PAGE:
The handheld is showing a slideshow of photographs. Her work, I guess. I walk over and make a show of looking at it. She smiles shyly and makes eye contact for a fractional moment.
“Hi,” she says.
“Hey. You’ve got some nice shots here.”
She does, actually. There’s one of a pretty young boy sitting on a grassy hill that snags me and I wait for it to come around again.
I don’t see anything unusual. <shrug>
What would happen if I told you we’re not the only crew here tonight?
And what if I said they don’t have the scruples you guys do?
Can you see the data being sent between all these phones?
No way it’s all legit, right?
These guys are after more than meta.
What is this girl doing here? She doesn’t have the connections to even be invited, let alone to show.
“So, uh, is this your first show?”
She smiles. It’s adorable. “My first at one of these things, yeah.”
“You must have been…excited when you got the invite notification.”
“There wasn’t a notification, actually.” She looks away, and curls of red hair hide her face. “I was invited in person. That chick over there. Mirembe? She saw me taking a picture and asked to see it. I showed her my portfolio, and here I am.”
ok pull out
Agreed. And split up. Meet at Milltown station.
Any requests for new phones? After we burn these ones?
But we can’t leave. We need all the meta we can get off of these people to keep in Bracket 5’s good graces.
There’s got to be something we can do.
dont be stupid im out and so are u
The picture of the boy on the hill slides by again. It’s a candid, and you can see in his pose, in his face, that he’s making a decision about something. To call her back. To quit and move on. Something important. This dorky girl has captured a real moment from this boy’s life, and let me feel what he’s feeling. Her composition is perfect, and the light…
I don’t see any of our competitors here. You guys?
The girl gives me a startled look as I start scanning the crowd. My face must be terrifying. Don’t care. There’s someone here who doesn’t belong, and if I don’t find them, it’s life in a box.
T, I think it’s time for us to use something from your bag of tricks.
What do you have in mind?
I want you to do something harmless and stupid. Like a prank. But something noticeable.
This is a bad idea. We talked about this.
Didn’t really come prepared for this now did I?
But I have an exploit that will turn a phone into a wardialer.
All these phones will start sending texts to a number by the thousands per second.
Exploit sucks though. It’ll show up on the screens.
Will that work?
As long as it gets everyone looking at their phones.
Gimme a few seconds.
Any particular number you want me to use?
I’m ready to bark something at Thierry about not caring, but something happens in my social visualization. A thin guy in turtleshell glasses has his profile change from yellow to orange. He just changed nodes from three to two.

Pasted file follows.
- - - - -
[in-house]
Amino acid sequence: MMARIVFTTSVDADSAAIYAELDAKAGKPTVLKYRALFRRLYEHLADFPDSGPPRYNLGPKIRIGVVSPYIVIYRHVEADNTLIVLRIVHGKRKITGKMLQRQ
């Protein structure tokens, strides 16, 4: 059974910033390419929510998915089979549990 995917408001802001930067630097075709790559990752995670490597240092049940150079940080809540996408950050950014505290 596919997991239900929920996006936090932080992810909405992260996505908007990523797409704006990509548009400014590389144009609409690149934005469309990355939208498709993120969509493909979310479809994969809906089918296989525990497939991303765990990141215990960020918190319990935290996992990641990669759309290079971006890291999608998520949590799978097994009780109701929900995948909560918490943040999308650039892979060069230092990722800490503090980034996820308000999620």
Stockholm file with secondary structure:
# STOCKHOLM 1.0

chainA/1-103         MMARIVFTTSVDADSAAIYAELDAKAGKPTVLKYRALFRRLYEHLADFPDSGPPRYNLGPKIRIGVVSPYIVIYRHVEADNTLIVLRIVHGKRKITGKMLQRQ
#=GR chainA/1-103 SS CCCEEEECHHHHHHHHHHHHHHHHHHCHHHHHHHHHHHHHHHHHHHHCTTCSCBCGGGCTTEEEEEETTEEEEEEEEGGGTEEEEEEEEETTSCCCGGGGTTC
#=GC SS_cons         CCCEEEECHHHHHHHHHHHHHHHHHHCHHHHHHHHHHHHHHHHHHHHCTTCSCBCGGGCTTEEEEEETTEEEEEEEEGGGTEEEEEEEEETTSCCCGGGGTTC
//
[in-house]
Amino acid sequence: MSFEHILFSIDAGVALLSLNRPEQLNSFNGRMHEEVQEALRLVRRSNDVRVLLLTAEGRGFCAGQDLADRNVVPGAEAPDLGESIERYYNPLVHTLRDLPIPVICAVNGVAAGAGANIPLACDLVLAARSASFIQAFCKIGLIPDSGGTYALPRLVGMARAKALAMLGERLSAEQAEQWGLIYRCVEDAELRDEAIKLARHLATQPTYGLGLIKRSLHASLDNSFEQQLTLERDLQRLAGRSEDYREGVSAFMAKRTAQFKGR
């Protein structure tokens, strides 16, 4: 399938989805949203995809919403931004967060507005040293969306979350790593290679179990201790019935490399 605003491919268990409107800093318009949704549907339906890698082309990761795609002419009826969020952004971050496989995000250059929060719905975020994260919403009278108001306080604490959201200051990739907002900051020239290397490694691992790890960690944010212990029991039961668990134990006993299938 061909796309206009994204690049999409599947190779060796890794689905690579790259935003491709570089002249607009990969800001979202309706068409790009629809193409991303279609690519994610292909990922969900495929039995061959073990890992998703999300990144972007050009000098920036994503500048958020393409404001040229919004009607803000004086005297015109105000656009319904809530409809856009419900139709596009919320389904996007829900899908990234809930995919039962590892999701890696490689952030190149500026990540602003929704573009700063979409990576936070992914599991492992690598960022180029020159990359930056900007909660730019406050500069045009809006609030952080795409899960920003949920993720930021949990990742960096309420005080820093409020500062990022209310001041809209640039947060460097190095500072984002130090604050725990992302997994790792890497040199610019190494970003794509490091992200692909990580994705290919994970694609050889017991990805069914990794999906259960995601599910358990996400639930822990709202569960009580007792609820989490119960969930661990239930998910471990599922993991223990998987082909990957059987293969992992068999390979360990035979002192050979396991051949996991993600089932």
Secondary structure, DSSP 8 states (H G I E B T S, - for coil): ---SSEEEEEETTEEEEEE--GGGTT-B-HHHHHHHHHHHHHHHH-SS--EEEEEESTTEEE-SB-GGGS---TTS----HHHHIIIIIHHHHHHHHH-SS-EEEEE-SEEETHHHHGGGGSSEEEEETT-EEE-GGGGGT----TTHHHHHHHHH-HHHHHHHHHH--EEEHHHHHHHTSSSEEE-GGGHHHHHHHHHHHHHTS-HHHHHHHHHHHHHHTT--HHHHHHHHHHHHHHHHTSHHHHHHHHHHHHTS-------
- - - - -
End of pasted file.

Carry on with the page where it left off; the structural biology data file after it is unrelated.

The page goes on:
Whoever gets targeted by Thierry’s silly little hack will change nodes in less than a second. All the way to one.
An image works its way through the tension to the front of my mind. Me, standing next to one of my own pictures as it lights up a wall. People talking to me, blurred and talented.
Someone touches me. The girl’s hand is on my arm.
“Hey, are you OK?” she asks.
For a long moment, I look right into her bright eyes. She’s concerned. But more than that, she’s nervous. She’s here alone. I’m prolly the only person who’s said a word to her.
I mumble something about being fine and walk away.
Thierry, use the num of the girl I just stopped talking to.
A cacophony of message alerts. As one, every person in the gallery pulls their phones out and frown at them. Every person except for my crew and three skinny young guys in warm-up jackets. Each of them looks at the other, surprised. Everyone else is standing still, eyes on the phones in their hands. The seven of us criminals are the only living people in a garden of ghosts.
I catch the eyes of one of the bastards and give him an up-nod. Kidithi happens to be right next to another one. She grabs the front of his shirt and says something. They run off after that. Little punks like that are always skittish. They’re happy to hijack your financials but run like roaches in the light. Lucky for us it wasn’t someone more serious.
“Hey, is your phone acting weird?”
The girl isn’t asking me. She’s looking to the people at the table next to hers. They walk over. The crowd starts moving again as the exploit shuts down.
OK, that did it.
What’s the over-under on them letting us share a cell? <sweating>
oh please that was just a blip kid stuff
nothings going to come of it nice work ppl
After this, we are going the hell out. All of us. First round’s on me.
No arguments here. <smile>
I grab a cup of wine off a table and get back to curating. Even with all these low-nodes, some people have more valuable meta than others. This’ll be the best take we’ve ever snagged. Good enough to renegotiate our deal with Bracket 5, maybe. Definitely enough to keep them happy for a while.
The redheaded girl is talking with a few people and laughing about her phone as they check out her slideshow. She doesn’t have any way to see herself the way I see her, lines arcing towards her from all directions as her profile bubble changes from yellow to orange to bright screaming red.
Alex Livingston grew up in various quiet New England towns before moving to Buffalo, NY to study English at Canisius College. His fiction has appeared in Daily Science Fiction, Bastion, Quantum Fairy Tales, Goldfish Grimm’s Spicy Fiction Sushi, and other venues. He lives in an old house with his brilliant wife and a pile of aged videogame systems. Visit him online at galaxyalex.com.